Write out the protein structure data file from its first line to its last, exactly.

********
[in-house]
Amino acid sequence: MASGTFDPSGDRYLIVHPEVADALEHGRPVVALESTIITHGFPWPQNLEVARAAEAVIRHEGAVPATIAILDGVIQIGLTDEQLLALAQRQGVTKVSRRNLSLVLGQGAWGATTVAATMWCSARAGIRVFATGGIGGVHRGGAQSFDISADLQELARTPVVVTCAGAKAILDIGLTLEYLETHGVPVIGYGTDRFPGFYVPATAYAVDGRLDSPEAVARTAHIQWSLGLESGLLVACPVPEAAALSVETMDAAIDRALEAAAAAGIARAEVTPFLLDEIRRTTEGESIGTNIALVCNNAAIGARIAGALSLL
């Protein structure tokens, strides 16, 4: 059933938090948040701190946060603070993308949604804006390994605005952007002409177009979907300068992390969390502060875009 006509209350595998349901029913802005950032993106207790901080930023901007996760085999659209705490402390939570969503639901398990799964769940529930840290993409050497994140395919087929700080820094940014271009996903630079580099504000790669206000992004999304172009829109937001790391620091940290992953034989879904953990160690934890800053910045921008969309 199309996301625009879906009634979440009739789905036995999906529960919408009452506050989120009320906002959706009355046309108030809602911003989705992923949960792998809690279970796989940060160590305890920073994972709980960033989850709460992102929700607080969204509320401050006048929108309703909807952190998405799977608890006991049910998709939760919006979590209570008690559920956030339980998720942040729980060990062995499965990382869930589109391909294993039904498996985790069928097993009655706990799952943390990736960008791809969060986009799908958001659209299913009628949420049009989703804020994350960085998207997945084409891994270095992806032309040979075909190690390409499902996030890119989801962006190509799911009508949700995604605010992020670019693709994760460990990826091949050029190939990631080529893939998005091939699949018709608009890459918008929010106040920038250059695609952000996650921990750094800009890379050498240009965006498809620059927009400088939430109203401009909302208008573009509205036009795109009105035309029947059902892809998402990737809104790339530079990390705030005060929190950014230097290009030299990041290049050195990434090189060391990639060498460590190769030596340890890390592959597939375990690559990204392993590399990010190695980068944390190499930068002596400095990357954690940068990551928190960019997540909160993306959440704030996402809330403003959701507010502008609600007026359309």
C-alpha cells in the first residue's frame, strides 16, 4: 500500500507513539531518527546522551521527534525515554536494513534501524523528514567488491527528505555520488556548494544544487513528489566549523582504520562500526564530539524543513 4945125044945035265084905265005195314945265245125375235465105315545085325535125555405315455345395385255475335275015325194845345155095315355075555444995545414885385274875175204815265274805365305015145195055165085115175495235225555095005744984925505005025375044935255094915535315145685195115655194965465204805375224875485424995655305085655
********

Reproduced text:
[in-house]
Amino acid sequence: MASGTFDPSGDRYLIVHPEVADALEHGRPVVALESTIITHGFPWPQNLEVARAAEAVIRHEGAVPATIAILDGVIQIGLTDEQLLALAQRQGVTKVSRRNLSLVLGQGAWGATTVAATMWCSARAGIRVFATGGIGGVHRGGAQSFDISADLQELARTPVVVTCAGAKAILDIGLTLEYLETHGVPVIGYGTDRFPGFYVPATAYAVDGRLDSPEAVARTAHIQWSLGLESGLLVACPVPEAAALSVETMDAAIDRALEAAAAAGIARAEVTPFLLDEIRRTTEGESIGTNIALVCNNAAIGARIAGALSLL
């Protein structure tokens, strides 16, 4: 059933938090948040701190946060603070993308949604804006390994605005952007002409177009979907300068992390969390502060875009 006509209350595998349901029913802005950032993106207790901080930023901007996760085999659209705490402390939570969503639901398990799964769940529930840290993409050497994140395919087929700080820094940014271009996903630079580099504000790669206000992004999304172009829109937001790391620091940290992953034989879904953990160690934890800053910045921008969309 199309996301625009879906009634979440009739789905036995999906529960919408009452506050989120009320906002959706009355046309108030809602911003989705992923949960792998809690279970796989940060160590305890920073994972709980960033989850709460992102929700607080969204509320401050006048929108309703909807952190998405799977608890006991049910998709939760919006979590209570008690559920956030339980998720942040729980060990062995499965990382869930589109391909294993039904498996985790069928097993009655706990799952943390990736960008791809969060986009799908958001659209299913009628949420049009989703804020994350960085998207997945084409891994270095992806032309040979075909190690390409499902996030890119989801962006190509799911009508949700995604605010992020670019693709994760460990990826091949050029190939990631080529893939998005091939699949018709608009890459918008929010106040920038250059695609952000996650921990750094800009890379050498240009965006498809620059927009400088939430109203401009909302208008573009509205036009795109009105035309029947059902892809998402990737809104790339530079990390705030005060929190950014230097290009030299990041290049050195990434090189060391990639060498460590190769030596340890890390592959597939375990690559990204392993590399990010190695980068944390190499930068002596400095990357954690940068990551928190960019997540909160993306959440704030996402809330403003959701507010502008609600007026359309």
C-alpha cells in the first residue's frame, strides 16, 4: 500500500507513539531518527546522551521527534525515554536494513534501524523528514567488491527528505555520488556548494544544487513528489566549523582504520562500526564530539524543513 4945125044945035265084905265005195314945265245125375235465105315545085325535125555405315455345395385255475335275015325194845345155095315355075555444995545414885385274875175204815265274805365305015145195055165085115175495235225555095005744984925505005025375044935255094915535315145685195115655194965465204805375224875485424995655305085655